So I kinda had that passion coming into the e-commerce space. I got a ton of opportunity. I got to support the New York market, the Hawaii market, some really big hotels. You know those in LA. Where they then empowered me to think with a fresh perspective and challenge the way they were doing things to drive digital revenue. And so that kind of led to this opportunity and also a little bit of a reputation for myself to think outside the box and think strategically and question everything.
So whether you liked it or not, if I didn't think that it was the best approach I'm going to say something. But I'm gonna come at it with a positive approach and a thorough thought out recommendation to how it could be better. And so I think it was a good fit in a social space because it's changing constantly overnight. And there was tons of opportunity with a technology that changes ever day and platforms and vendors and so many stakeholders in this space, to think through where are all of the opportunities that we can improve from an enterprise perspective? And I was empowered from day one to say, if yo don't like something go change it. Like figure out what you wanna do.
And so that's what I've been doing for the last two years.
Jay: Sabrina I have one question for you, what is your favorite hotel?
Sabrina: No. Man. I didn't prep for this question Jay. I would say the hotel that I probably love the most is gonna be the Palmer House in Chicago.
Jay: Yeah.
Sabrina: Have either of you been there?
Jay: Yes.
Adam: I've stayed there at least three or four times.
Sabrina: Yeah, I mean I've been to quite a few hotels and that one just takes my breath away every time. And I love the city and just the feel of that hotel. And that massive lobby with the ceiling just gets me every time.
Jay: That's a good one. Good steaks in that place too.
Sabrina: Mm-hmm (affirmative).
Jay: Sabrina we're gonna ask you the two questions that we've asked every single guest on this show, including your friend Vanessa back at episode 11. What one tip would you give somebody who's looking to become a social pro like you?
Sabrina: When you're looking at strategy and overall enterprise approach to social, my biggest word of advice is to constantly think of how you can test and learn to be better. It's not good enough to say this is good enough. I think what you have to say is, could it be better? And when it's changing every day, of course it can be better. Right? So I just never accept the way we are today to be good enough, I'm constantly looking for the opportunities to identify gaps and make it better both for our internal customers for social, as well as our external customers.
Jay: That is well said, I like that. You like that one Adam?
Adam: I do.
Jay: That's a good one. Sabrina, last question for you. Thanks so much for being on this show. If you could do a video call with any living person, who would it be?
Sabrina: This is tough. I'm going back and forth on this one. It is. This is a hard question.
Jay: Is this gonna be some like some sort of Candace University basketball reference, is that what's coming? [inaudible 00:44:52].
Sabrina: I wish. [crosstalk 00:44:54].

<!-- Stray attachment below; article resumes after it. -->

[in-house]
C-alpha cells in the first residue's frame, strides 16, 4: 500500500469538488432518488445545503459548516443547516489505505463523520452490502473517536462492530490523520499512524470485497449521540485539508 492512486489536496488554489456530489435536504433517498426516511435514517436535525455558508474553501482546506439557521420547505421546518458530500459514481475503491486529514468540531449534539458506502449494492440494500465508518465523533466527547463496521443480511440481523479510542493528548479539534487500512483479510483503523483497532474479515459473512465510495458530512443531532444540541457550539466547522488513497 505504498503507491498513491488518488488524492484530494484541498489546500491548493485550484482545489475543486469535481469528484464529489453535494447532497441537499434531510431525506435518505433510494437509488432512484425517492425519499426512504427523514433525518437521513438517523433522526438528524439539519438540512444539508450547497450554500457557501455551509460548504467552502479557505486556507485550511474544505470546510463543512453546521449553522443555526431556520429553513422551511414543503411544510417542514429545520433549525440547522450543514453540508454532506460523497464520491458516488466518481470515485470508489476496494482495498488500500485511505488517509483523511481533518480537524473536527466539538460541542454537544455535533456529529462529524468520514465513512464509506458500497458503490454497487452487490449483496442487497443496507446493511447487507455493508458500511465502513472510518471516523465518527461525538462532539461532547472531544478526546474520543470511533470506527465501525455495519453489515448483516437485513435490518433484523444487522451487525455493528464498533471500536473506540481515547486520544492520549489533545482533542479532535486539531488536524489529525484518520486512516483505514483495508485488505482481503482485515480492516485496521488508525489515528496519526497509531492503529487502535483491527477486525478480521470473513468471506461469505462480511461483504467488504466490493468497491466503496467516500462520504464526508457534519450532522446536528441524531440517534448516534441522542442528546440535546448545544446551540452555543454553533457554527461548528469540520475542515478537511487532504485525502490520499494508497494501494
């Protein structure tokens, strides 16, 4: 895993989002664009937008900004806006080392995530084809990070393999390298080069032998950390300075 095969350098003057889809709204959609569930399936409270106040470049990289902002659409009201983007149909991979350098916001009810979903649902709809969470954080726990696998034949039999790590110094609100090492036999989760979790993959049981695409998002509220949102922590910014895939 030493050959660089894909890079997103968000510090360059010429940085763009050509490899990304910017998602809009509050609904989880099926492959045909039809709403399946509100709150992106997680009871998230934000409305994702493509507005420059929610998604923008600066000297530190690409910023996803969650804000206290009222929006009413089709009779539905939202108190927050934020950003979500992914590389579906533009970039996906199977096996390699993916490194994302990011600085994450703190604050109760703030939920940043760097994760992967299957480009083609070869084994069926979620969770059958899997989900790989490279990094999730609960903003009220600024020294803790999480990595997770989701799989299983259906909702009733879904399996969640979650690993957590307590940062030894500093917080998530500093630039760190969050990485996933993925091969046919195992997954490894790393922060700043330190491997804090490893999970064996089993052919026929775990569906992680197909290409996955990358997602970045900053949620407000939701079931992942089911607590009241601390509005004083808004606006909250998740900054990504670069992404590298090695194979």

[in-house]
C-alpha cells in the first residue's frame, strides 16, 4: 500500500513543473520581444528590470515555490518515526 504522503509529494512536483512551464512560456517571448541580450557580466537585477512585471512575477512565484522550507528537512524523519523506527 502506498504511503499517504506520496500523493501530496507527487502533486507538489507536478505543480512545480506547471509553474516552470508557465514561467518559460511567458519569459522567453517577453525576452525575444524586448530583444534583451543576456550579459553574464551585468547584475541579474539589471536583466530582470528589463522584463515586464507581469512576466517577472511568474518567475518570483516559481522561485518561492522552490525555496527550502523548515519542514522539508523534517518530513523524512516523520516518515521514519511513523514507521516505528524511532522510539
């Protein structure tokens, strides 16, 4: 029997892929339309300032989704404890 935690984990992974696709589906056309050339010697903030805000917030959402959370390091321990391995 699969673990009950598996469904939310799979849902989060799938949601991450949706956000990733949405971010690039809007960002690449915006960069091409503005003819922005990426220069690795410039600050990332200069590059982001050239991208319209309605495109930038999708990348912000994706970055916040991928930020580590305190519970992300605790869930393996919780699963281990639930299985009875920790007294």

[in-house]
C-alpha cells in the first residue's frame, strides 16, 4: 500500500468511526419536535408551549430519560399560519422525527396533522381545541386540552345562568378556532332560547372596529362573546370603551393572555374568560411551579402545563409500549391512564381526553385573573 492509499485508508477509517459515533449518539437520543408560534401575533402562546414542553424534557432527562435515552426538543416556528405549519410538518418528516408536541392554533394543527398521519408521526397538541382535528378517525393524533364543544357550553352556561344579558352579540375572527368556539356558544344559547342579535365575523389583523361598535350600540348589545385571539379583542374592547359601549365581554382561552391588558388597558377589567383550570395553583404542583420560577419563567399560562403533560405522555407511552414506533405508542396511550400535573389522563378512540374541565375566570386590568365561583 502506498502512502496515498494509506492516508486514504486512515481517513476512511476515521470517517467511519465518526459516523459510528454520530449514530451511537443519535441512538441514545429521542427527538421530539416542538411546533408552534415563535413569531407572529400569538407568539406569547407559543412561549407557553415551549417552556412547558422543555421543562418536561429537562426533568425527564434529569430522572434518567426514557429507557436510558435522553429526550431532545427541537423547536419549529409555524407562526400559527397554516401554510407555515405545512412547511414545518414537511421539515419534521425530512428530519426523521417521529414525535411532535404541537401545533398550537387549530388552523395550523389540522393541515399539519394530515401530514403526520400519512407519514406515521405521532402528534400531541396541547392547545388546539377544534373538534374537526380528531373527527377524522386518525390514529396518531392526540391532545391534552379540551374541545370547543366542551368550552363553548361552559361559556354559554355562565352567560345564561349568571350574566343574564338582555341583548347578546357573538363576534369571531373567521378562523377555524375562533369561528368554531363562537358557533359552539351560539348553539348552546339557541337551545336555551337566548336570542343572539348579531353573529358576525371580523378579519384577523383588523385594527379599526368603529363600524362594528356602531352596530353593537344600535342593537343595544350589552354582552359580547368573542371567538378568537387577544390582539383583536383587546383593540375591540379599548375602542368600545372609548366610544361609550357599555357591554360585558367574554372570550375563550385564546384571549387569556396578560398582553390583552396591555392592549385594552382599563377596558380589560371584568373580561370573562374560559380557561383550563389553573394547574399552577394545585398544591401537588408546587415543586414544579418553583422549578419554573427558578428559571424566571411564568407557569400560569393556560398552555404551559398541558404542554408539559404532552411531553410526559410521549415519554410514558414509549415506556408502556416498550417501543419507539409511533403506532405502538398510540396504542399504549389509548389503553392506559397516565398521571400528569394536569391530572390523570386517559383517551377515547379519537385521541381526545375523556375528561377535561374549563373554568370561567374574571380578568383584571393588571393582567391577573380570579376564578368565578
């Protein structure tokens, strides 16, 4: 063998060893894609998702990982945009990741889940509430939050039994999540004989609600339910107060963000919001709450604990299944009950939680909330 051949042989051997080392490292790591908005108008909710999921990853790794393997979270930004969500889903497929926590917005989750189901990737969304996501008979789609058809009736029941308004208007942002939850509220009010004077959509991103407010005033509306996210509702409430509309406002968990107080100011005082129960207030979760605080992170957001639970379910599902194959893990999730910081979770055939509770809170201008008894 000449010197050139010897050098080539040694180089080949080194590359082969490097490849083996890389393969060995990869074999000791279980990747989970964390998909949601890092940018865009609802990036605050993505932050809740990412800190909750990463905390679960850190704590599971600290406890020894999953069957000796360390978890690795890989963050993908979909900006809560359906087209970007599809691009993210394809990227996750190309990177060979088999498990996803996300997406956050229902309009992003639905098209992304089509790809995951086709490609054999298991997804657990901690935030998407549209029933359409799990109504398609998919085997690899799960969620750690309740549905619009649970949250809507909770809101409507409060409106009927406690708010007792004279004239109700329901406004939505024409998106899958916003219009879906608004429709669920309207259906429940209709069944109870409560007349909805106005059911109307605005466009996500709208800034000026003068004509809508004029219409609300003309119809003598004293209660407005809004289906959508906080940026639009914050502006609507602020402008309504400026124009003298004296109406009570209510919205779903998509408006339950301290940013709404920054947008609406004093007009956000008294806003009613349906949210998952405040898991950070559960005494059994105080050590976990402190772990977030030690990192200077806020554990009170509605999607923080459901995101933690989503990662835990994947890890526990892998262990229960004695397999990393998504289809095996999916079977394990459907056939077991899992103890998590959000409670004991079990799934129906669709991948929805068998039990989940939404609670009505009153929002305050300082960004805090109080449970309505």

Jay: Is that what you were gonna say? Or [crosstalk 00:44:56].
Sabrina: Oh man, Bill South, if I could get Bill South on the phone that would be a fun conversation. Start asking him all about last year. And you should see me during March Madness in his office, it's basically like I'm screaming at the TV or my computer or I'm on a call and I'm half paying attention. I have that problem during March.
I would say I think at this stage in my life and in my career I would have to say Michelle Obama is probably the one that really every time I start to think through this I come back to her. And I think it has to do with I saw her speak at a conference live and I was just so inspired by her and her approach and her tone. You know, it's not about the politics, she breaks down barriers and has real conversations with people and can get them to think through things with this very just honest approach.
And for me, I think that her value that she instills with in her family and how important family is to her, that also I think that some of the things that are near and dear to me is, I have two kids. Two little kids. And I have one on the way and so-
Jay: Congratulations.
Sabrina: Education is ... Oh thank you. So education's really big for me and she just is constantly pushing for both a fit life and education for kids. And for me that's something that really hits home and she's completely inspiring to me.
Jay: I love it. I've got a new idea for you. How about @hiltoneducates and people you just answer math problems. That combines your [crosstalk 00:46:28].
Sabrina: That's not me then. [crosstalk 00:46:30].
Jay: Not you, yeah. Math concierge. You just spread it out, you just help kids with their homework, right. And that way you get them hooked on Hilton while they're still in high school. There you go. That one's straight.
Sabrina: I love it. Appreciate it.
Jay: That's why I'm a strategist. Sabrina Callahan, director of social media planning and integration from Hilton, thanks so much for being on the show. It was delightful to have you here.
Sabrina: Thank you guys so much for having me, this was so fun.
Jay: And Sabrina told us before we started that it's her first podcast that she's ever been on, if you can believe that.
Adam: I don't believe it.
Jay: Not only is she a rock star, but she's great on air as well. So many more coming your way I'm sure. Sabrina thanks so much for being here.
Sabrina: Thank you so much I appreciate it.
Jay: Friends, we have another amazing guest coming up next week, Cassie Romas gonna be on the show. She is an extraordinary storyteller. Auckland, New Zealand by way of Santa Barbara, California has background with Air New Zealand and a ton of other huge brand. She is hilarious. She'll be on the show next week. I'll be there. Adam will be there. Hopefully you'll be there too. Thanks so much for listening to the show, we treasure each and every one of your ear holes. Until then, this is Jay Bayer from Convince & Convert, he's Adam Brown from Salesforce marketing cloud and this has been Social Pros.
 
Show Full Transcript
Close